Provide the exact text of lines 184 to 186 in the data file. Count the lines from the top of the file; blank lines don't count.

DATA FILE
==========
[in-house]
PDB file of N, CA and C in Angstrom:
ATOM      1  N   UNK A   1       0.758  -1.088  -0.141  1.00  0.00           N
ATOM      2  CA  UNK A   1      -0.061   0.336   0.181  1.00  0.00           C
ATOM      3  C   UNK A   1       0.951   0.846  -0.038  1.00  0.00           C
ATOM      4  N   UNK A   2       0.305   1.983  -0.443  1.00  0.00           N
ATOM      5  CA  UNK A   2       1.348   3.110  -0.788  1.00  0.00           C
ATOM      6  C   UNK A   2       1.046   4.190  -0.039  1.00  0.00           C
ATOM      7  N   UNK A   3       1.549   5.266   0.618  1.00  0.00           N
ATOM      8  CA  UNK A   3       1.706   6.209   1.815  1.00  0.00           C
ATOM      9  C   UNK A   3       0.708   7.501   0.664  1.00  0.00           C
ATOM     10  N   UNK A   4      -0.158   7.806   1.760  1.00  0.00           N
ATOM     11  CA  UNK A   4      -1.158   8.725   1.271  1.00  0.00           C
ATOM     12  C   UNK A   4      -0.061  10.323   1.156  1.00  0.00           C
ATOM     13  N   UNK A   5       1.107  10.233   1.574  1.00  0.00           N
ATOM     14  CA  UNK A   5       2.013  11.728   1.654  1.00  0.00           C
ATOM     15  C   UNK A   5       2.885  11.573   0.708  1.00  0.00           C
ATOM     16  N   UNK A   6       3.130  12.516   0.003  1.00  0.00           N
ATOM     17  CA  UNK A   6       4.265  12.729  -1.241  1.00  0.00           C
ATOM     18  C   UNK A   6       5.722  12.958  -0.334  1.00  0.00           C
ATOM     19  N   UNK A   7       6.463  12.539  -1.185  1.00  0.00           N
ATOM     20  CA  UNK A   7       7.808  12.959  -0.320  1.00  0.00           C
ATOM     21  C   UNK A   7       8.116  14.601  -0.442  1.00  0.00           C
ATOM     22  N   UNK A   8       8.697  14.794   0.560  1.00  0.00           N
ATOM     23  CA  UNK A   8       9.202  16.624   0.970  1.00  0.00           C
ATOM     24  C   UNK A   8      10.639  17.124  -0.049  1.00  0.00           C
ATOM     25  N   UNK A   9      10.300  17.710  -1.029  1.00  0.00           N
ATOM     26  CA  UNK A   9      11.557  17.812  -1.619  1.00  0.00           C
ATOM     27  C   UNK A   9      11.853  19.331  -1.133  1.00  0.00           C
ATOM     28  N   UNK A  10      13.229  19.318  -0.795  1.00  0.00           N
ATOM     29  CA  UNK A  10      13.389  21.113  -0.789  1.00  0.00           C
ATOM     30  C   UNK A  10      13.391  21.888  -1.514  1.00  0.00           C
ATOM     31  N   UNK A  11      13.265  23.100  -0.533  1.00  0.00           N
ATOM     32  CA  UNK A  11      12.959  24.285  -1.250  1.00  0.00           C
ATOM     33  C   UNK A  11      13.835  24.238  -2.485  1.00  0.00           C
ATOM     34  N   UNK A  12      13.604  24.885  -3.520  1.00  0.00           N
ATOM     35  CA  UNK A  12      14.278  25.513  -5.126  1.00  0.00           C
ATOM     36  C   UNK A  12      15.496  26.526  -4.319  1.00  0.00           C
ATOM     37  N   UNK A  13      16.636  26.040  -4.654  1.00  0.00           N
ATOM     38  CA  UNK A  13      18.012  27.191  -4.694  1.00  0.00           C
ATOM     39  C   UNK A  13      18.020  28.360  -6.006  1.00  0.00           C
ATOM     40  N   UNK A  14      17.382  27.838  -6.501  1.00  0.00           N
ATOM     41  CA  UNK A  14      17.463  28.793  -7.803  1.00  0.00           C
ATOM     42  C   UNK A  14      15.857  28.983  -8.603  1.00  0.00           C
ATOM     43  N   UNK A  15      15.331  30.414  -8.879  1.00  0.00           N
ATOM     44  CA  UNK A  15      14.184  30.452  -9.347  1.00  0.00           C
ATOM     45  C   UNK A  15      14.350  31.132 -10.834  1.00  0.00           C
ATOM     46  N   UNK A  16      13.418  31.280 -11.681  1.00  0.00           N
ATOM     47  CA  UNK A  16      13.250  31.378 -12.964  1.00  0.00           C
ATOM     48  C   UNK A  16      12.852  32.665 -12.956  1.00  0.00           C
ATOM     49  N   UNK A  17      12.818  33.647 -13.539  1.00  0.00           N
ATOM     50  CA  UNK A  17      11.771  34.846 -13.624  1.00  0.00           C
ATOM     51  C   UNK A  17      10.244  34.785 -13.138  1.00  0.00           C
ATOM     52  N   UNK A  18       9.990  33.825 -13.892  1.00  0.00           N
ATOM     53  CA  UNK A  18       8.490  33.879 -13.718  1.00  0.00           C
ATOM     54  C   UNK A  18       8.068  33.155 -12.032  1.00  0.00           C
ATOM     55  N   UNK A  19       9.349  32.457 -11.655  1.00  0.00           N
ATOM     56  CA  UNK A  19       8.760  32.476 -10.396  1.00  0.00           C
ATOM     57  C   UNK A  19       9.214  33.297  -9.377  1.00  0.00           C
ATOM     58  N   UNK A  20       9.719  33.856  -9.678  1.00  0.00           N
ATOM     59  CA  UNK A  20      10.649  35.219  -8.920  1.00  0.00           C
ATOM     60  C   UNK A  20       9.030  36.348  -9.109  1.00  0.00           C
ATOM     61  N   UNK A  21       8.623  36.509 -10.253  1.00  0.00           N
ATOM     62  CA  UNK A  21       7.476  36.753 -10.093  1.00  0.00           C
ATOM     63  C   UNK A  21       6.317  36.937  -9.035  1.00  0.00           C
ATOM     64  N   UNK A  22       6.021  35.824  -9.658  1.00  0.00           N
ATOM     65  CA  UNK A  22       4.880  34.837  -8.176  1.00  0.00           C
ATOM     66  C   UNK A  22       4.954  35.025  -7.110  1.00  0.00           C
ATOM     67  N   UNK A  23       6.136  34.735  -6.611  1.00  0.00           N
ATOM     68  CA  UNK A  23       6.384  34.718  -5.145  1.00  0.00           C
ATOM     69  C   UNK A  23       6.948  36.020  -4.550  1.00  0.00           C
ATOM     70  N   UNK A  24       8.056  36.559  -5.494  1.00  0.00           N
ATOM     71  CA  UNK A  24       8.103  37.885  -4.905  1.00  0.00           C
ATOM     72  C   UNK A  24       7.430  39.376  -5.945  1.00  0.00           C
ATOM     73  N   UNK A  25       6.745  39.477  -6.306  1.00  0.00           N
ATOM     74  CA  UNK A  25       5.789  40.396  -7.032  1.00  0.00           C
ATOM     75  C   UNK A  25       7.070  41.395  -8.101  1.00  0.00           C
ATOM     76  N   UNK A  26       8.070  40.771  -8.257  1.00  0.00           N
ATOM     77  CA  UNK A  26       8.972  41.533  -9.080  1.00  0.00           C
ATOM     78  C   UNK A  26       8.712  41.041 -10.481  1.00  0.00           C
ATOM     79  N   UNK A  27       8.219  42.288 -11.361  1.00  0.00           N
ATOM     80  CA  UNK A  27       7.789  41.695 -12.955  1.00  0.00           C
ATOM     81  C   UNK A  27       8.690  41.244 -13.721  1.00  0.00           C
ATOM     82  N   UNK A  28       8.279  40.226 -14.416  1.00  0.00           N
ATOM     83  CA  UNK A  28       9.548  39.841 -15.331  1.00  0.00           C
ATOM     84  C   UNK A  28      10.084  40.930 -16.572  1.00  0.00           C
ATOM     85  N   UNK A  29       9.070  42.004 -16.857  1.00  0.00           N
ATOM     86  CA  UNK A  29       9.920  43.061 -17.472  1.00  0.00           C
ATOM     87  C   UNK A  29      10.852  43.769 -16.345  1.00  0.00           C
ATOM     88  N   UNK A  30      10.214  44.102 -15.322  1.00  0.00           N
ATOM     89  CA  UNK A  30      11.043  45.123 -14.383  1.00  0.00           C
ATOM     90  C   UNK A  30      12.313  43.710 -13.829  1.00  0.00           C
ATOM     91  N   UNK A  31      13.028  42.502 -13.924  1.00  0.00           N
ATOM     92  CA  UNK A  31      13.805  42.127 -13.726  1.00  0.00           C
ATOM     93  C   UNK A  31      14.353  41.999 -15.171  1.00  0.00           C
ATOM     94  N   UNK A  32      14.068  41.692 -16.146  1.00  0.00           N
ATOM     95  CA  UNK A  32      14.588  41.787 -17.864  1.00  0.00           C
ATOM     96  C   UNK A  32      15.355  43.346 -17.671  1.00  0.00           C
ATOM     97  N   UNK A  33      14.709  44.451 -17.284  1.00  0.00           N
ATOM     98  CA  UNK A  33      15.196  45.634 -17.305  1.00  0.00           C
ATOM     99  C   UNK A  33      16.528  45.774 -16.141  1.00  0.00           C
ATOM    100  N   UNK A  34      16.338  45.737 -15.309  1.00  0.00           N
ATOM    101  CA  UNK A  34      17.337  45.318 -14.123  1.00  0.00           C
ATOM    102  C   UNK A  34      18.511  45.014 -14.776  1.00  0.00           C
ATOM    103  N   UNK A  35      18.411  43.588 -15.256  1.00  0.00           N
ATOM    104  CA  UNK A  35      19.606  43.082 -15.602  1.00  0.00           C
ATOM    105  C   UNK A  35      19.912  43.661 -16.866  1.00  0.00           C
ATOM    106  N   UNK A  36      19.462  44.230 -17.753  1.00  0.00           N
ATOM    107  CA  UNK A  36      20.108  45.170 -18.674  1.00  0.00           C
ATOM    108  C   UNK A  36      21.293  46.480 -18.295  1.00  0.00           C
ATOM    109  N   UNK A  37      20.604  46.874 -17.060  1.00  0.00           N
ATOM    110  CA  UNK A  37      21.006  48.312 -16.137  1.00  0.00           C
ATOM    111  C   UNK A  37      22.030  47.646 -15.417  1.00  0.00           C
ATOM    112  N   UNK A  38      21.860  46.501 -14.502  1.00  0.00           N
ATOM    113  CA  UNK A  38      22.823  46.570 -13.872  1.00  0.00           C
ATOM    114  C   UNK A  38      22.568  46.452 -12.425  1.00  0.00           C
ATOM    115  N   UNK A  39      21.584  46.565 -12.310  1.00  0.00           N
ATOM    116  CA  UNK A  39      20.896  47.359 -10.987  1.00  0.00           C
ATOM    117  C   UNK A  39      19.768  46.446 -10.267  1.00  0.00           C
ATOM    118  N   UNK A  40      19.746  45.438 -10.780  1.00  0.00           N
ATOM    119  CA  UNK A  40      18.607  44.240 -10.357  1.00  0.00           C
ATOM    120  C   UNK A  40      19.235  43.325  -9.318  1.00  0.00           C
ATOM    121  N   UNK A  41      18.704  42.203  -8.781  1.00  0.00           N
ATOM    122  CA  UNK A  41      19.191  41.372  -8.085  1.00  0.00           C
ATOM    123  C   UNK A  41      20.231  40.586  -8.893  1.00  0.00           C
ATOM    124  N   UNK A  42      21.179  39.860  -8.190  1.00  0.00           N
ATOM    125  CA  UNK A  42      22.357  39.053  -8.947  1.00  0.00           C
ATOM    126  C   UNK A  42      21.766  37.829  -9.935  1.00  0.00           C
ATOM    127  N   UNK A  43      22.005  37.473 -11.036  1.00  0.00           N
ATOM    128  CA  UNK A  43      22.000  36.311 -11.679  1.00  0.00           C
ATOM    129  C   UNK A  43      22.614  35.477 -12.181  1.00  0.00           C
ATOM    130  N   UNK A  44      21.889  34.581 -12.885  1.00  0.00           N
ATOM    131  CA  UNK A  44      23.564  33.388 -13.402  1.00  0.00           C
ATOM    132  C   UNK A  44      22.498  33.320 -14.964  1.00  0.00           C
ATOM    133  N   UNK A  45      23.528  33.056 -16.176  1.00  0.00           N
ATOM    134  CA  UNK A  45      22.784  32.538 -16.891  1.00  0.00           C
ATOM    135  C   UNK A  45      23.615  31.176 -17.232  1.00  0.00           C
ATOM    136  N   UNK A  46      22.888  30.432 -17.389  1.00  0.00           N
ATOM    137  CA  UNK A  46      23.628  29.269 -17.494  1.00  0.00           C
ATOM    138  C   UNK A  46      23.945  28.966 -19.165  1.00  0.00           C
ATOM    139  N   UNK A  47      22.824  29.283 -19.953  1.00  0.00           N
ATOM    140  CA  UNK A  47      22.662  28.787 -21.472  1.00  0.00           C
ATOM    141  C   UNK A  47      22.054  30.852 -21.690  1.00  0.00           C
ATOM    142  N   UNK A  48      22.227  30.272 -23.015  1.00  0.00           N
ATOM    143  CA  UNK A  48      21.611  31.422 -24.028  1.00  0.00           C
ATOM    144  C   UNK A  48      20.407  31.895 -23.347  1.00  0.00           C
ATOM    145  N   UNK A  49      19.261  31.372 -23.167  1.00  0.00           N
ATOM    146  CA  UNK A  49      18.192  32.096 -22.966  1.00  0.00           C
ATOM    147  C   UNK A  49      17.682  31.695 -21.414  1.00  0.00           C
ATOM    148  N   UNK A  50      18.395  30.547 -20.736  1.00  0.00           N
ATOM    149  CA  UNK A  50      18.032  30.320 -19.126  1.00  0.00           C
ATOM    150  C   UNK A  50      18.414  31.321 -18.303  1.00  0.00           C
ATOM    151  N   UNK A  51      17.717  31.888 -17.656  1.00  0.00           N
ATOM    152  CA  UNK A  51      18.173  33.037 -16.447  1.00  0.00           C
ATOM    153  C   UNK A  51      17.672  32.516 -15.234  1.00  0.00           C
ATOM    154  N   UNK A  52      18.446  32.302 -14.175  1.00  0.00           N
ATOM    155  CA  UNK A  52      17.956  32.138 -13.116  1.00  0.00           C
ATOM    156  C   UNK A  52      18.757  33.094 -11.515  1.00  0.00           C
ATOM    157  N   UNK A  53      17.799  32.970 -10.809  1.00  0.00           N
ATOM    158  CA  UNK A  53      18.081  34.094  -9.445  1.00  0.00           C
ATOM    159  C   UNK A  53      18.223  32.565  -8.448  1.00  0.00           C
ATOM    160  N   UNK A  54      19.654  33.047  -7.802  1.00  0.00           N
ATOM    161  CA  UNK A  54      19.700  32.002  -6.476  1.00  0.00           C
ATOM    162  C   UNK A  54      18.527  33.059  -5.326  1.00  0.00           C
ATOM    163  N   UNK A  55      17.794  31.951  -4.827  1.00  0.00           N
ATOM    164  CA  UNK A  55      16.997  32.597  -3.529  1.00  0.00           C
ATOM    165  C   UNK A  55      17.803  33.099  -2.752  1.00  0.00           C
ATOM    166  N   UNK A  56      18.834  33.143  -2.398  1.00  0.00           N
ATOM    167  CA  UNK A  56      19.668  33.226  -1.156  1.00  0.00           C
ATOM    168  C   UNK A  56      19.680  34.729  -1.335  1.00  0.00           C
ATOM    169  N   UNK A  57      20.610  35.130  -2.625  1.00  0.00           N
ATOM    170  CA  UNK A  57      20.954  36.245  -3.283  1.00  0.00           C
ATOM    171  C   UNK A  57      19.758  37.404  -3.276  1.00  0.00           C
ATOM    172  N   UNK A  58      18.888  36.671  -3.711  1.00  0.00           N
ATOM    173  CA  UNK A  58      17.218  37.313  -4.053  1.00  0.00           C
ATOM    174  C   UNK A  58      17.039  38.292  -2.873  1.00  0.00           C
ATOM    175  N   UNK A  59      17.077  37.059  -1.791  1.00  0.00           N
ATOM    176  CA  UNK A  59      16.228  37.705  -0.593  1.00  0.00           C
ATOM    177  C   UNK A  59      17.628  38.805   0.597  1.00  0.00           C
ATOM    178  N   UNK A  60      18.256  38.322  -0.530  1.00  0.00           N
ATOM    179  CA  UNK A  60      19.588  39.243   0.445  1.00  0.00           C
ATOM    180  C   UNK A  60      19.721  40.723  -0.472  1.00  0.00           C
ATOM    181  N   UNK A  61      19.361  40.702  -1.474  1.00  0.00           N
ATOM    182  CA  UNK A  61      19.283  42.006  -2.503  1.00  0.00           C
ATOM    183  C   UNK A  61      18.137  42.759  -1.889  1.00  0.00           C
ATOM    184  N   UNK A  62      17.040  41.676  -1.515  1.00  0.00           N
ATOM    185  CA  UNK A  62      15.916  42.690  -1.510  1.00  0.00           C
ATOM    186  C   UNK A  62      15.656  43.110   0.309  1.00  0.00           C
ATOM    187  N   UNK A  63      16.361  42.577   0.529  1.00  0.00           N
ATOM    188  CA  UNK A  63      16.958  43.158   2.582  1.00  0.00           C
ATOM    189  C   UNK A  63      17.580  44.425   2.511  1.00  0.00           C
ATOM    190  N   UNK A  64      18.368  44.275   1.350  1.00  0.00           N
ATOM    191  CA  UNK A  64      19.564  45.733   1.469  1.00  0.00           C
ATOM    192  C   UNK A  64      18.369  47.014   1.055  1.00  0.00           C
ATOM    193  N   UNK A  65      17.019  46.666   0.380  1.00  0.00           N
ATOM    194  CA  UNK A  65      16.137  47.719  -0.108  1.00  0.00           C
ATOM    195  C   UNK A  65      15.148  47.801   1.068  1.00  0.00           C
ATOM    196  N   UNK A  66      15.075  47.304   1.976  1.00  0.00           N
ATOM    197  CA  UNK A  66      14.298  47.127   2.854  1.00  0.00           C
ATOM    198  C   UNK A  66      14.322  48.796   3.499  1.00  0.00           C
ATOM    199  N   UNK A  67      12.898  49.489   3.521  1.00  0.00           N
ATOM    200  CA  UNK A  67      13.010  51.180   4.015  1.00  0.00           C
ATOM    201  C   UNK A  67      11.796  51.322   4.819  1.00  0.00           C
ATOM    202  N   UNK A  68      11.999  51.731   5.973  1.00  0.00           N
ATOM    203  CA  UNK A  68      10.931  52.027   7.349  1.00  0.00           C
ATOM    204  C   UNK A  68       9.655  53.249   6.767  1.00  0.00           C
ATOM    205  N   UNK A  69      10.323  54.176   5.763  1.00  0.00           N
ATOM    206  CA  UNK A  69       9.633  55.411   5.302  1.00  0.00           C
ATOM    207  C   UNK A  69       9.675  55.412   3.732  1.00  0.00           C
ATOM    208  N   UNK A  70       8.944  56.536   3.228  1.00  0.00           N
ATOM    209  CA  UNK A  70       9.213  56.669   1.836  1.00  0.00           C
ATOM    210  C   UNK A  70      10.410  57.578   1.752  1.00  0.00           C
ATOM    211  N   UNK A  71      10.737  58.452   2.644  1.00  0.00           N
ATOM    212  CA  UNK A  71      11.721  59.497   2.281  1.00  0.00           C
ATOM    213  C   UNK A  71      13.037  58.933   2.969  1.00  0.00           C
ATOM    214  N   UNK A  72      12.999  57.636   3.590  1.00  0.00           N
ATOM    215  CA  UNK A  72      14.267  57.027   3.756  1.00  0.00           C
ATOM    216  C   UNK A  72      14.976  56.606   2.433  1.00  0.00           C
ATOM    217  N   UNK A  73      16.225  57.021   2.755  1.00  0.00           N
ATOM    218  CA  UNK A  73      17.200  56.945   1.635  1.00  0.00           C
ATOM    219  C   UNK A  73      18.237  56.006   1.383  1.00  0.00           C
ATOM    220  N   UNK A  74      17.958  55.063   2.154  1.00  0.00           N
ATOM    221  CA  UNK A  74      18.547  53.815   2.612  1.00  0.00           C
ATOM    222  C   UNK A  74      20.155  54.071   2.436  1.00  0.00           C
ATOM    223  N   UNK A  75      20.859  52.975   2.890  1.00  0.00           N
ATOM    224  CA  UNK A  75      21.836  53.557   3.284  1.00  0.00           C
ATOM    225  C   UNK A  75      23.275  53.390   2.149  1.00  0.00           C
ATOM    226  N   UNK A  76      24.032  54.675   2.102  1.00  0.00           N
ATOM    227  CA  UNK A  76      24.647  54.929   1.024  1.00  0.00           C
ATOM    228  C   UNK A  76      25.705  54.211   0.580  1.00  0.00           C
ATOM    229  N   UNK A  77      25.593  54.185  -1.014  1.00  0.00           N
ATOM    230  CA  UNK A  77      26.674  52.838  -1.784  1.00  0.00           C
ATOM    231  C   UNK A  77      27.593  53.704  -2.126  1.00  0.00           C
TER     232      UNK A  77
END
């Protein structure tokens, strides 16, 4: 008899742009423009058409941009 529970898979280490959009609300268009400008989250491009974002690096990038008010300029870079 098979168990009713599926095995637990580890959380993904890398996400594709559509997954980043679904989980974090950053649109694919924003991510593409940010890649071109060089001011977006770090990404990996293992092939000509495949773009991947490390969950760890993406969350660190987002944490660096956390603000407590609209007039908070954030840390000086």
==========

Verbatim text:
ATOM    182  CA  UNK A  61      19.283  42.006  -2.503  1.00  0.00           C
ATOM    183  C   UNK A  61      18.137  42.759  -1.889  1.00  0.00           C
ATOM    184  N   UNK A  62      17.040  41.676  -1.515  1.00  0.00           N